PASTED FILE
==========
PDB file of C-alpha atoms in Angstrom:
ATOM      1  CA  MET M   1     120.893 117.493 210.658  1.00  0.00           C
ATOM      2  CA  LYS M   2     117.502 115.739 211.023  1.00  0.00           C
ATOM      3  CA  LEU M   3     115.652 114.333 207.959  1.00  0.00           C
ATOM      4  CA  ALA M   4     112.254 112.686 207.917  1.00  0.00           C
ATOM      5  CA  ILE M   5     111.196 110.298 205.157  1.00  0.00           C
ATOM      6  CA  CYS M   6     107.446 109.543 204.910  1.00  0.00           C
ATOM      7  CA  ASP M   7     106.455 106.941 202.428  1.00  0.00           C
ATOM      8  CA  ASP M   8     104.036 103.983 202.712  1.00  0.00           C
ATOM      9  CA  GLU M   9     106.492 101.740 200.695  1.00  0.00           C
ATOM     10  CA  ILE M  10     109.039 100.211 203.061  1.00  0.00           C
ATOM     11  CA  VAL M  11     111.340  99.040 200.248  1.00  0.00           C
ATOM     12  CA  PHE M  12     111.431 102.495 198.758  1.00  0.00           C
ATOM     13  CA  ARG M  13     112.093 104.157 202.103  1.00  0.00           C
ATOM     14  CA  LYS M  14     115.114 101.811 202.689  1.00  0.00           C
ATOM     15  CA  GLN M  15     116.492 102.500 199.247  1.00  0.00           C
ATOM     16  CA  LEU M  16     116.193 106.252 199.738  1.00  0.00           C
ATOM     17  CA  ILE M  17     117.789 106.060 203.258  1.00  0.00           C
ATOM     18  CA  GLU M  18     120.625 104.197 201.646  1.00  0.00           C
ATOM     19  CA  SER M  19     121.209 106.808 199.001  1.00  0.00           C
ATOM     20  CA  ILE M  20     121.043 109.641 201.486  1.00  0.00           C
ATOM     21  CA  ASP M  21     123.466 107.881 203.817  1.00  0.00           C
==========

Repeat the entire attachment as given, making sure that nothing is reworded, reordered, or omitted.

PDB file of C-alpha atoms in Angstrom:
ATOM      1  CA  MET M   1     120.893 117.493 210.658  1.00  0.00           C
ATOM      2  CA  LYS M   2     117.502 115.739 211.023  1.00  0.00           C
ATOM      3  CA  LEU M   3     115.652 114.333 207.959  1.00  0.00           C
ATOM      4  CA  ALA M   4     112.254 112.686 207.917  1.00  0.00           C
ATOM      5  CA  ILE M   5     111.196 110.298 205.157  1.00  0.00           C
ATOM      6  CA  CYS M   6     107.446 109.543 204.910  1.00  0.00           C
ATOM      7  CA  ASP M   7     106.455 106.941 202.428  1.00  0.00           C
ATOM      8  CA  ASP M   8     104.036 103.983 202.712  1.00  0.00           C
ATOM      9  CA  GLU M   9     106.492 101.740 200.695  1.00  0.00           C
ATOM     10  CA  ILE M  10     109.039 100.211 203.061  1.00  0.00           C
ATOM     11  CA  VAL M  11     111.340  99.040 200.248  1.00  0.00           C
ATOM     12  CA  PHE M  12     111.431 102.495 198.758  1.00  0.00           C
ATOM     13  CA  ARG M  13     112.093 104.157 202.103  1.00  0.00           C
ATOM     14  CA  LYS M  14     115.114 101.811 202.689  1.00  0.00           C
ATOM     15  CA  GLN M  15     116.492 102.500 199.247  1.00  0.00           C
ATOM     16  CA  LEU M  16     116.193 106.252 199.738  1.00  0.00           C
ATOM     17  CA  ILE M  17     117.789 106.060 203.258  1.00  0.00           C
ATOM     18  CA  GLU M  18     120.625 104.197 201.646  1.00  0.00           C
ATOM     19  CA  SER M  19     121.209 106.808 199.001  1.00  0.00           C
ATOM     20  CA  ILE M  20     121.043 109.641 201.486  1.00  0.00           C
ATOM     21  CA  ASP M  21     123.466 107.881 203.817  1.00  0.00           C